Eleanor is a London-based director and choreographer a Junior Artists Fellow at the Guildhall School of Music and Drama. A trained ballet and contemporary dancer, Eleanor is also studying stage combat to expand her work to include fight and intimacy choreography. Eleanor wrote and directed Green Opera’s inaugural production, Fillu and their première of Karolina Csàthy’s Gesualdo. Eleanor read English at Trinity College, Cambridge where she was a choral and academic scholar and directed Bizet’s Carmen; Bernstein’s Trouble in Tahiti; Gilbert & Sullivan’s The Mikado; Mozart’s Bastien und Bastienne/Der Schauspieldirektor. Eleanor has directed Mozart’s Die Zauberflöte (Opera Kensington); and was due to direct Poulenc’s La voix humaine (Raikes Consort/Green Opera) and be the Movement Director for Bernstein’s Trouble in Tahiti/Castaway (Royal Birmingham Conservatoire) prior to Covid-19. Eleanor has also worked professionally as an Assistant Director. She assisted on and observed several productions as part of the Arcola’s Grimeborn Festival 2019 including Scott Joplin’s Treemonisha and Julia Burbach’s staging of Wagner’s Das Rheingold. She has also assisted Stuart Barker on Rossini’s La Cenerentola (British Youth Opera); Daisy Evans on Puccini’s La Bohème (Hampstead Garden Opera); James Hurley on his production of Massenet’s Chérubin (Royal Academy Opera); and, most recently, Julia Mintzer on Holst’s Savitri (Hampstead Garden Opera). Upcoming projects include directing the Isolated Incidents (Green Opera Online) and the world-premiere of Edward Lambert’s The Duchess of Padua (The Cockpit Theatre).
Lizzie read Modern Languages at UCL, graduating with a First in French in 2019. Prior to going to university, Lizzie attended the Royal College of Music Junior Department. Whilst there she won the national Catherine Lambert recital Prize and, on leaving, the Concordia Foundation Singing Prize. Throughout her time at university Lizzie was Press Officer for the semi-professional UCOpera company and sang in their productions of La Favorite (Donizetti) and Aroldo (Verdi). In 2019, she was the Producer for UCO’s British staged premiėre of Smetana’s Libuše at the Bloomsbury Theatre and in her final year was one of four UCL students nominated for the university’s ‘Best Contribution to the Arts’ Prize. After graduating, Lizzie was Assistant Producer for Spectra Ensemble’s Treemonisha at the Grimeborn Opera Festival. Lizzie’s day job is in marketing but she’s delighted to have the opportunity to continue her involvement in the Arts through the work she does with Green Opera.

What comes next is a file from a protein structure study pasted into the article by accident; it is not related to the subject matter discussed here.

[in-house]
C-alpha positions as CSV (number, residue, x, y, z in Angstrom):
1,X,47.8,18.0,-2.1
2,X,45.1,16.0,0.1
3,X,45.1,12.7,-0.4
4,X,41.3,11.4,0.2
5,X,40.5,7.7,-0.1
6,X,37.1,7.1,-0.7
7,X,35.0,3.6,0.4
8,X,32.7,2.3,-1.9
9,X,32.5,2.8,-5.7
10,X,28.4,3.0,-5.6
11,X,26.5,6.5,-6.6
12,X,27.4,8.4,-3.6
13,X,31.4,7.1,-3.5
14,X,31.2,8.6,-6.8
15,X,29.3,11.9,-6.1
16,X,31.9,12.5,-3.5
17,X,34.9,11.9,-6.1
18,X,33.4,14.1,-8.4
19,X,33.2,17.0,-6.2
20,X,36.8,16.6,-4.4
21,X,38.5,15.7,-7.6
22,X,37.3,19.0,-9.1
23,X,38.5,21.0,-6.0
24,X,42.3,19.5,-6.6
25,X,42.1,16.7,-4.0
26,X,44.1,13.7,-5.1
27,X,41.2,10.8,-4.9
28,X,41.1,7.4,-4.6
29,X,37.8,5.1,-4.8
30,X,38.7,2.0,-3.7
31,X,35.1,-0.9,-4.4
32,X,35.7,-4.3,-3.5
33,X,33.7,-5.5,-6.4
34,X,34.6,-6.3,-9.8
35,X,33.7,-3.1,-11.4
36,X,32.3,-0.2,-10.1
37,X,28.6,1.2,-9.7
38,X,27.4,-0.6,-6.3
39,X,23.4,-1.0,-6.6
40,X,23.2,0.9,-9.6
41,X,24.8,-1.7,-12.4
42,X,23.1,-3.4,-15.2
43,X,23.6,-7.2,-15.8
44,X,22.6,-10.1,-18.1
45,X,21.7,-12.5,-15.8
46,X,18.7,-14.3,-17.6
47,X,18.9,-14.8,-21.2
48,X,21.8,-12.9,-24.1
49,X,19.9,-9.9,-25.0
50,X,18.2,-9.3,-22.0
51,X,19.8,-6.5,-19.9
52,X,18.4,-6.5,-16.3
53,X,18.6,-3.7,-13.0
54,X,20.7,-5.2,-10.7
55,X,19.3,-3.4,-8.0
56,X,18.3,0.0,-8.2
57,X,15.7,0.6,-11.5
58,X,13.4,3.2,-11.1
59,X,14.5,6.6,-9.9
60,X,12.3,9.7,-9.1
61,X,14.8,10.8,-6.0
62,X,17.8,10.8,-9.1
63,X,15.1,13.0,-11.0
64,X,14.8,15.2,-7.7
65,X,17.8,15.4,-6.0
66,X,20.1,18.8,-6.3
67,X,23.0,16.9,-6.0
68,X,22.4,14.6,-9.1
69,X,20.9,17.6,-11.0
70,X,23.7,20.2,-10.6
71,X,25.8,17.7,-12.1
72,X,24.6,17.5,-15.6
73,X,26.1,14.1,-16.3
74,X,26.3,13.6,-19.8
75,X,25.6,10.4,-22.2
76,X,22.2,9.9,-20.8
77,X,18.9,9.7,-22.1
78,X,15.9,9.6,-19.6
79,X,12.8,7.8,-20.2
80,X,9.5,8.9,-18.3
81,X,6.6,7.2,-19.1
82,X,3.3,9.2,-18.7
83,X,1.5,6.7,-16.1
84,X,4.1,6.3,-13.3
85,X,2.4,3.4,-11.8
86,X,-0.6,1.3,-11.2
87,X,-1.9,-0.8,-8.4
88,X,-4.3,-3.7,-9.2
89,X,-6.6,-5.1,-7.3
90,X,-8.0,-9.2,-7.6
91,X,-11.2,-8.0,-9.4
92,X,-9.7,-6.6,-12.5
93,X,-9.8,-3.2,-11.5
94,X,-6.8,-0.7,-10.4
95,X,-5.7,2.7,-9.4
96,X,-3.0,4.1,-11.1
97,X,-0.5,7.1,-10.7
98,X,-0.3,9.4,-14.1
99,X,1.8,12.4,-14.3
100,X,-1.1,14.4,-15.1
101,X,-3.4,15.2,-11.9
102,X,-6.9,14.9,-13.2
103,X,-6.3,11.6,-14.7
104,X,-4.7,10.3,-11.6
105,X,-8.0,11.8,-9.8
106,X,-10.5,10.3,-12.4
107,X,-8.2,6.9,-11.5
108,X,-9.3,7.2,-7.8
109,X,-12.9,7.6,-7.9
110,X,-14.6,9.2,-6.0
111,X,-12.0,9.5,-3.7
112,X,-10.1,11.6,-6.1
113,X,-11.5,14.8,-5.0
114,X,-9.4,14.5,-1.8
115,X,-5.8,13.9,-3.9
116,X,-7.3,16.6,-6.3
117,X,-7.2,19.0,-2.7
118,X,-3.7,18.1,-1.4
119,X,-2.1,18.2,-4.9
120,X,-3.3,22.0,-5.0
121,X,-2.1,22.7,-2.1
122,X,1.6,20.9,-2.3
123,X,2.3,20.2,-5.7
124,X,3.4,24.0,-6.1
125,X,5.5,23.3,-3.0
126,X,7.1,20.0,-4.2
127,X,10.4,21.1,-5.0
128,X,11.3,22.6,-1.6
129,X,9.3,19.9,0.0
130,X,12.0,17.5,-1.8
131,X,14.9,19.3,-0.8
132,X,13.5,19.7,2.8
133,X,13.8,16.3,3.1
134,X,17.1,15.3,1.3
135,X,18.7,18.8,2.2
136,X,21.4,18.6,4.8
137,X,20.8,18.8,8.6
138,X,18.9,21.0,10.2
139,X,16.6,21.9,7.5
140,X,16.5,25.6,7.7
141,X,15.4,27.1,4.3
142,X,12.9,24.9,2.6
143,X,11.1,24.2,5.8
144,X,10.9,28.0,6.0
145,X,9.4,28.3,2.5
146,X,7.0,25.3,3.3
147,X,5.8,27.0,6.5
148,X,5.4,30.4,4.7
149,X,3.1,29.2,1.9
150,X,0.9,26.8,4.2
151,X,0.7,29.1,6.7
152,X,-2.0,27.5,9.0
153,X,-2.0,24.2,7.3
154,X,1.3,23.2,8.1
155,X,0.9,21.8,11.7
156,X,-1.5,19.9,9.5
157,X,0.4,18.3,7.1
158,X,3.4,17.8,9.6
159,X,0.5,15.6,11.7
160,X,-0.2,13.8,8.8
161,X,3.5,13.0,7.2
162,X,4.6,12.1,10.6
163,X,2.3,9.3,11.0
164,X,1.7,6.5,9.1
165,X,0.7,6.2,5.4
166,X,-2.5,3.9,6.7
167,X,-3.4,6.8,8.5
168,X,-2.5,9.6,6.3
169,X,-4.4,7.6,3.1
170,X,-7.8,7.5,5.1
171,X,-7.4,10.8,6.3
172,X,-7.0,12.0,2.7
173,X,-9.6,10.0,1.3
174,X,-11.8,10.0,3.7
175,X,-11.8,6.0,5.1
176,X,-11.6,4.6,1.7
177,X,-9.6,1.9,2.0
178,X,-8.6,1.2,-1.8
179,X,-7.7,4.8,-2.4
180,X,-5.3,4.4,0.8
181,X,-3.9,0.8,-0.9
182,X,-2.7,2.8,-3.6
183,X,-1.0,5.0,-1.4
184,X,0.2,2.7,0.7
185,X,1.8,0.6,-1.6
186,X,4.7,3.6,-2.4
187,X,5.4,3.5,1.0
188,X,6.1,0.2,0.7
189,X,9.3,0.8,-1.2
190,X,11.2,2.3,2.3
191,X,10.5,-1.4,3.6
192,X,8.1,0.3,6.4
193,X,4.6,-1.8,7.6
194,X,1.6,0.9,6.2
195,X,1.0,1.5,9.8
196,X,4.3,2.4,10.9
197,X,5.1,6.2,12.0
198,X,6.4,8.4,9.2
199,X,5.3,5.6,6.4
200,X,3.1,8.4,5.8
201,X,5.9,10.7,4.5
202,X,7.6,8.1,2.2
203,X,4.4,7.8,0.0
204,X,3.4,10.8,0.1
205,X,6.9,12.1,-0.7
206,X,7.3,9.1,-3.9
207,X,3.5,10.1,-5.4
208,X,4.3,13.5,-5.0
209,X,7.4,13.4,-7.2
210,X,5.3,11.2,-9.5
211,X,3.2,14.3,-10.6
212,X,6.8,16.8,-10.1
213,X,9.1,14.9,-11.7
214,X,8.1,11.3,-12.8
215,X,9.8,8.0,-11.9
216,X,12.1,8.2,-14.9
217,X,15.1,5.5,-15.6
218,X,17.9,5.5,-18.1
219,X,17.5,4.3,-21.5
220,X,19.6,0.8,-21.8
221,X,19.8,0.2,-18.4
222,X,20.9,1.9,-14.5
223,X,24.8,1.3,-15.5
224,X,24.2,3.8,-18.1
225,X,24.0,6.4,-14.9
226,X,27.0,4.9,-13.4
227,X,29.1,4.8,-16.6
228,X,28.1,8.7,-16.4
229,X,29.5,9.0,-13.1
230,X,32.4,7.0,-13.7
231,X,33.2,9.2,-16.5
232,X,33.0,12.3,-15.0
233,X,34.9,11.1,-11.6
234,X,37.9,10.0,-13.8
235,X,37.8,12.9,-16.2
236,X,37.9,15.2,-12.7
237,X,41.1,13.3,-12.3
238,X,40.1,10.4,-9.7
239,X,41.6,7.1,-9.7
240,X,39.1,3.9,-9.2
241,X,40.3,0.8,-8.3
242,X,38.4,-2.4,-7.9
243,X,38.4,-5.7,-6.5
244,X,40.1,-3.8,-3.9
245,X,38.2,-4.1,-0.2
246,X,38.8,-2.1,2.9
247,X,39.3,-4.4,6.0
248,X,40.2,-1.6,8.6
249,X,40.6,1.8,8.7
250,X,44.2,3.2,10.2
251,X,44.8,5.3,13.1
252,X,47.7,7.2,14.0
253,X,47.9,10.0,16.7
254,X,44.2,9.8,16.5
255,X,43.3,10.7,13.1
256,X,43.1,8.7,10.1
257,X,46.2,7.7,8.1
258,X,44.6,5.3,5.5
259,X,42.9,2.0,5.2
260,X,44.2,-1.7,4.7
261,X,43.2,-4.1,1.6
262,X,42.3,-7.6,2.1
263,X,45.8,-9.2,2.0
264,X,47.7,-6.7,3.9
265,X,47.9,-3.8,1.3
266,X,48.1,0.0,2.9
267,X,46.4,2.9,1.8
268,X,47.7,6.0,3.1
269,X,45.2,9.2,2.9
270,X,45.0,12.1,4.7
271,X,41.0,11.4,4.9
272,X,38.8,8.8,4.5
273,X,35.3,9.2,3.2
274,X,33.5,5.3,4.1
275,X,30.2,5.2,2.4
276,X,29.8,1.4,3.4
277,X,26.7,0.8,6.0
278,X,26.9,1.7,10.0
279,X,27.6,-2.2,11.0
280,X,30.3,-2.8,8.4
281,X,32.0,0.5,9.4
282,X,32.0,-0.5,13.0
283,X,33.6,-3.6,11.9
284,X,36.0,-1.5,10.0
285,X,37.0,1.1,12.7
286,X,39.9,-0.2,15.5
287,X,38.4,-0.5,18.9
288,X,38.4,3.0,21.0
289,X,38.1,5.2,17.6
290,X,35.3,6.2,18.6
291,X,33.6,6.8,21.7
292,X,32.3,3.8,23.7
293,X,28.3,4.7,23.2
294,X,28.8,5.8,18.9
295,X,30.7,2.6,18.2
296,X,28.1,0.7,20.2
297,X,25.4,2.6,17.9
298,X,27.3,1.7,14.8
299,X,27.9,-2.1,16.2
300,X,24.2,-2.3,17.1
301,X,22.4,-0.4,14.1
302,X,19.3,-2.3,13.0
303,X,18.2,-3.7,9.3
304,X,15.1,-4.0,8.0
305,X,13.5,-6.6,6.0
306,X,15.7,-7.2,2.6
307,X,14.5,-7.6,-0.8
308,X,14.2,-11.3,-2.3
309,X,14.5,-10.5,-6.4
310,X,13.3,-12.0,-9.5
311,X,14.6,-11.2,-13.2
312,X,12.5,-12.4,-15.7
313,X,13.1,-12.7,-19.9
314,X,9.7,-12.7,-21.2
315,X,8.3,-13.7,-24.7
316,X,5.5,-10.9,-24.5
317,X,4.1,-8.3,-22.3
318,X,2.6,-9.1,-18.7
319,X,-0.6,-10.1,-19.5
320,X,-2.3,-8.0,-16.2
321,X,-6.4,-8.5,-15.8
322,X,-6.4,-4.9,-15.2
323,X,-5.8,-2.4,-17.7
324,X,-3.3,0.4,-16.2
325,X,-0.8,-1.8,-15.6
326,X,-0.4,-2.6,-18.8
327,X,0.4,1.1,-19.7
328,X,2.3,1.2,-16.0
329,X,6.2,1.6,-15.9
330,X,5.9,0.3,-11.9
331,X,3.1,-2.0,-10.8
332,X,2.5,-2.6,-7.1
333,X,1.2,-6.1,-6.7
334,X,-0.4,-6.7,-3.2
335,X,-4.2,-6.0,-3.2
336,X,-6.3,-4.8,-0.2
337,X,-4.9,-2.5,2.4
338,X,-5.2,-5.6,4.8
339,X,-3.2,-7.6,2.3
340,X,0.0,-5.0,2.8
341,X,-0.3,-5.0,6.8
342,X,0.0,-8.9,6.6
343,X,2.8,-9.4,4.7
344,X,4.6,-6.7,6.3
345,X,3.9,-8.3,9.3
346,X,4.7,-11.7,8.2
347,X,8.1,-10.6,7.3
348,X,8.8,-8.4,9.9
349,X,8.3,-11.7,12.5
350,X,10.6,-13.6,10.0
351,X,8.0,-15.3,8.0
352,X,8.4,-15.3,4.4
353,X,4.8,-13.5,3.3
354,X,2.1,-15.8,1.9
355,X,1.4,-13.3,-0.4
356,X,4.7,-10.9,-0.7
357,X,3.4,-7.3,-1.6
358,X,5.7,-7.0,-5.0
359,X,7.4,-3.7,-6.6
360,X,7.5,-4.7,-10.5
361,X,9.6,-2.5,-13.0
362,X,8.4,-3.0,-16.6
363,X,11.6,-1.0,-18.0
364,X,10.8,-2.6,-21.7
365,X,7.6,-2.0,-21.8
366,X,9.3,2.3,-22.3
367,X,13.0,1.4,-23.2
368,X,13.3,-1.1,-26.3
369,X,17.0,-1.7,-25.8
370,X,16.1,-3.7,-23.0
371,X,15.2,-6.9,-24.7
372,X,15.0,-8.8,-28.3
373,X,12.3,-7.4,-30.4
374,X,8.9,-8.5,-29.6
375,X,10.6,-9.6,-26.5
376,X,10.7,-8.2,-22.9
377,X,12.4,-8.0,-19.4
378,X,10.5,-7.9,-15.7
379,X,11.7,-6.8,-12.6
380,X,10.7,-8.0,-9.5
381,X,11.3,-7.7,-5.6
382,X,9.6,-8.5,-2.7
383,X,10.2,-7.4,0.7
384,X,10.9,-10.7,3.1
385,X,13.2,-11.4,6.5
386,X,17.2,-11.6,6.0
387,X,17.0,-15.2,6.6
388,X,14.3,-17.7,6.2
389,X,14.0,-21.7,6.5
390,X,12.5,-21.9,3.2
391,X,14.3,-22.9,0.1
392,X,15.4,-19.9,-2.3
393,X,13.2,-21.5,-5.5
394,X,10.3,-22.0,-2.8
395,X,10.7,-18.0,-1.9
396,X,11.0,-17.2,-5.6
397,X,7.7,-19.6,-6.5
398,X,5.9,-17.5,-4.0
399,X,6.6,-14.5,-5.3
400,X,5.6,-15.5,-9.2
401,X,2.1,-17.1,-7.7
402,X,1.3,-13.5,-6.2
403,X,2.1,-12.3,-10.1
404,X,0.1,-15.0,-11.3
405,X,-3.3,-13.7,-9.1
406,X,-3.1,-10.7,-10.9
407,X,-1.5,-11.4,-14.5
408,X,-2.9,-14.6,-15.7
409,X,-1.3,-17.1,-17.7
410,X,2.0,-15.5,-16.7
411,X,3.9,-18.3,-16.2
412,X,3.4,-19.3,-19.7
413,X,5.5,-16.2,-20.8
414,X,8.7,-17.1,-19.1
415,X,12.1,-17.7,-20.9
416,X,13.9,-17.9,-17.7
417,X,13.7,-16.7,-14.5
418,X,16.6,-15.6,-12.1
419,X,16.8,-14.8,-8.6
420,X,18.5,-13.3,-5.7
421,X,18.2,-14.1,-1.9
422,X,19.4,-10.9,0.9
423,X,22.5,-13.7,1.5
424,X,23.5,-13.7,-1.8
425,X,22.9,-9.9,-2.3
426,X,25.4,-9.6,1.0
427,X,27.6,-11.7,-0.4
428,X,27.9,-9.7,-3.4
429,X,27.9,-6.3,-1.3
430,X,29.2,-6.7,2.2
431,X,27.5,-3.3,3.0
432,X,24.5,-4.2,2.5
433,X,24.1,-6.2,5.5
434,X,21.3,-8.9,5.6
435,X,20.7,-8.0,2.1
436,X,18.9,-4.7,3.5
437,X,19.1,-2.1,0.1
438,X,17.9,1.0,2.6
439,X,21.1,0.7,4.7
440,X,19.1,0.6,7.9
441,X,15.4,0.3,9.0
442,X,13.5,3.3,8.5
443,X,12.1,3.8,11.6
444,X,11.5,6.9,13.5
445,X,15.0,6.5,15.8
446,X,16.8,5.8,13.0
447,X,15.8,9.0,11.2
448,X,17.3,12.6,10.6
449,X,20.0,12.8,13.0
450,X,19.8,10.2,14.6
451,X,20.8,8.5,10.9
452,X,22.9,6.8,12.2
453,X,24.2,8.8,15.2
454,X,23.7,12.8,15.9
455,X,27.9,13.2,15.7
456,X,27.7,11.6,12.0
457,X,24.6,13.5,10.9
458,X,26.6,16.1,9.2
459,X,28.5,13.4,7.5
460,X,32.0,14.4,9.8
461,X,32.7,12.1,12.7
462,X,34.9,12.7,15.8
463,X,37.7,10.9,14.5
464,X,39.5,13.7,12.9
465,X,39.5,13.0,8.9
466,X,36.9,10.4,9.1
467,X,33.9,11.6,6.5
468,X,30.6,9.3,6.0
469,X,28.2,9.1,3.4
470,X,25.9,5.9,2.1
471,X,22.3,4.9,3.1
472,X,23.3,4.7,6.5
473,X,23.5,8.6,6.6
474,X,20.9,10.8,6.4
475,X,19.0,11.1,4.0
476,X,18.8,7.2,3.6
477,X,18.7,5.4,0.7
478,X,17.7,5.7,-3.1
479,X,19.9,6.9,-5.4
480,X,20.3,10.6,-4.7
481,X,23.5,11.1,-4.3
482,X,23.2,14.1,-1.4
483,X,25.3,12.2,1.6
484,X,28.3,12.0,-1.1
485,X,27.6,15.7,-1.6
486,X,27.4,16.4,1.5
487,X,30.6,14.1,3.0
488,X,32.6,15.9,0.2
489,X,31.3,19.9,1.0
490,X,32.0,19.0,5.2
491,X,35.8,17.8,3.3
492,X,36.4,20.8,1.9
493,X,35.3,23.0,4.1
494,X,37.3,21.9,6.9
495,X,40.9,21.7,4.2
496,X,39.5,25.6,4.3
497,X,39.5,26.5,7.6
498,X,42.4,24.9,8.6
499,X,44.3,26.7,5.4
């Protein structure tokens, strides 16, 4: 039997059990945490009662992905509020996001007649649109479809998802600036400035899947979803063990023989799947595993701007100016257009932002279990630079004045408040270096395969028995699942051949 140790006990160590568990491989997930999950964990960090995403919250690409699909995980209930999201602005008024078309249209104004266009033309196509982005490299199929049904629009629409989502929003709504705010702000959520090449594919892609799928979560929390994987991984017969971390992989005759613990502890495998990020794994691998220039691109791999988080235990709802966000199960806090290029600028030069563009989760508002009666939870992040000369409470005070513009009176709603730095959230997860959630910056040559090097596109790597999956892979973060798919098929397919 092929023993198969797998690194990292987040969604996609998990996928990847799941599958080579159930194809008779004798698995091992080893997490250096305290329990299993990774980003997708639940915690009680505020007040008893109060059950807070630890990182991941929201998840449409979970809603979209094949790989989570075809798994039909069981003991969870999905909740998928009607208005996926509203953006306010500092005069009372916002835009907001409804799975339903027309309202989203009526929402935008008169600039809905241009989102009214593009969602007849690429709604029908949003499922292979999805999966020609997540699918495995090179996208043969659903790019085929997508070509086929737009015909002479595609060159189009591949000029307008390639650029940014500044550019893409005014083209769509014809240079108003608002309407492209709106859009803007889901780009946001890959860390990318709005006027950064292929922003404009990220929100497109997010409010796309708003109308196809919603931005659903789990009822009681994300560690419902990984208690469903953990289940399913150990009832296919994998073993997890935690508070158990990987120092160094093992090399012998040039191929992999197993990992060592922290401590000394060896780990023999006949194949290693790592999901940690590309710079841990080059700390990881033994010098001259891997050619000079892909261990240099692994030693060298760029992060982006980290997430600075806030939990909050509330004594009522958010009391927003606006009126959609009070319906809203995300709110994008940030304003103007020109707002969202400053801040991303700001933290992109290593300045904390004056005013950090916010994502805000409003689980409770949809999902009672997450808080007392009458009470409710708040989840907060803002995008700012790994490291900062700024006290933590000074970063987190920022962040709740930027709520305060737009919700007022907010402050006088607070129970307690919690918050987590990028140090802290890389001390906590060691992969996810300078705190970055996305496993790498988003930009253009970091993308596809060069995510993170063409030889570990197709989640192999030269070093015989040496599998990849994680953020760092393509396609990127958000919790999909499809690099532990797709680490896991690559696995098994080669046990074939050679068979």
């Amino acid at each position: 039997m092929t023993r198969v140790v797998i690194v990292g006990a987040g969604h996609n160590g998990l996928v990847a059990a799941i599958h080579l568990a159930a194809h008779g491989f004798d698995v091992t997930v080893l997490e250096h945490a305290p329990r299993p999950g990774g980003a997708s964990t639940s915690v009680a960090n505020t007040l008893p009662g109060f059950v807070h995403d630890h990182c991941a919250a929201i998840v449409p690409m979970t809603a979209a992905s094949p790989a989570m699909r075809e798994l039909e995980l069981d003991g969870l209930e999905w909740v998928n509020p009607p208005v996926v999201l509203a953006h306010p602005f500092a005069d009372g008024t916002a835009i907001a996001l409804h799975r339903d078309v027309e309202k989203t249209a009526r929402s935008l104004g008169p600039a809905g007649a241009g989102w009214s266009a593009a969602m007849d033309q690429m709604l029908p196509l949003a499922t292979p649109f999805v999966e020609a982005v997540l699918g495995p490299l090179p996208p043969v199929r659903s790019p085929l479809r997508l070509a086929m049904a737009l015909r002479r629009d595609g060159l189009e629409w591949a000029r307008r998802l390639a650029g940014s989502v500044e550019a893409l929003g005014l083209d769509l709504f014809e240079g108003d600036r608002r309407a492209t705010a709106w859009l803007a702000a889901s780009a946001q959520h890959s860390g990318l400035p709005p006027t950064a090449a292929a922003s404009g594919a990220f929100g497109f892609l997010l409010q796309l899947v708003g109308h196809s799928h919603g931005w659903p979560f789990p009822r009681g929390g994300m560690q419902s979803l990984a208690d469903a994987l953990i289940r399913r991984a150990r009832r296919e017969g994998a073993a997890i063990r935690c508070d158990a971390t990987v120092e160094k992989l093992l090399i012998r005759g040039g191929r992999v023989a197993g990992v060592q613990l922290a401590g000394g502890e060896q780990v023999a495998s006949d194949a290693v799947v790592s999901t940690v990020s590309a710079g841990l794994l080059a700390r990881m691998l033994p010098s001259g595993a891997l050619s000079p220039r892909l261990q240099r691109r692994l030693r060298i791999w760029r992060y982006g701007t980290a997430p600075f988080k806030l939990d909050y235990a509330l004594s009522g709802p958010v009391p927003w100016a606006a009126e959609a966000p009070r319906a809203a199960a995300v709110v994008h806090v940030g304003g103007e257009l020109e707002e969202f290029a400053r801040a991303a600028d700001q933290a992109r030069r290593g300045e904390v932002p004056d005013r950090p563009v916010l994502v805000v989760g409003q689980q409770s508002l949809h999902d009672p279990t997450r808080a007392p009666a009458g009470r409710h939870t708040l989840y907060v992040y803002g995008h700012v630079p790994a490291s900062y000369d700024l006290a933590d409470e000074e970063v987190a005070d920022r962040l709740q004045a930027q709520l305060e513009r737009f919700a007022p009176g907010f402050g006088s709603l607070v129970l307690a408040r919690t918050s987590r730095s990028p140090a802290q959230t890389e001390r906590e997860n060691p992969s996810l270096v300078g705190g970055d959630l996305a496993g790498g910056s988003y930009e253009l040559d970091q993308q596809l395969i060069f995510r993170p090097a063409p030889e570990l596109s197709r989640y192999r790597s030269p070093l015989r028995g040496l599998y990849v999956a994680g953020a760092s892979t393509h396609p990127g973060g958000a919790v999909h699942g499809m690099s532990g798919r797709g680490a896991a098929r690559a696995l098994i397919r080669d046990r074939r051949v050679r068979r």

Jonathan is a freelance award-winning composer who specialises in vocal and theatrical music. He graduated from King’s College London with a First Class degree in Music where he was taught composition under Dr Edward Nesbitt. As an academic, he specialised in musical theatre, particularly the analytical approach to the music of Stephen Sondheim. Currently Jonathan is studying for a Masters in Composition at St. John’s College, Cambridge. Jonathan has received commissions and performances from the Modern Music Society of King’s College London and Guy’s Chapel Choir and has two publications with Queen’s Temple Publications. He also works as editor and typesetter for world-renowned musical pedagogue and composer, Paul Harris, and assists in the running of the annual International Malcolm Arnold Festival. Upcoming projects include the premiere of his operatic scene, ‘The Porter’ as part of Green Opera’s Isolated Incidents project and ‘Sleeping Beauty’ (Cambridge Footlights).
Nina is a First Class Modern and Medieval Languages Graduate of Cambridge University. She studied French, German, Dutch, Polish and Danish alongside lots of singing, from jazz, to lieder, to musical theatre, to Trinity College Choir. In her final year she worked with various students, academics and staff on environmental questions from divestment to subsidised rail travel. Besides her love of performance, Nina is passionate about outreach and education and never takes music for granted – she believes that musicians should be stewards of the human habitat and the arts alike. Music has huge potential to connect people to their emotion, to communicate truths not easily communicated, and to build communities in times of crisis. She is determined that our conversations about “eco-friendliness” shouldn’t be a gimmick; they must be formalised and sustainable change organisationally implemented.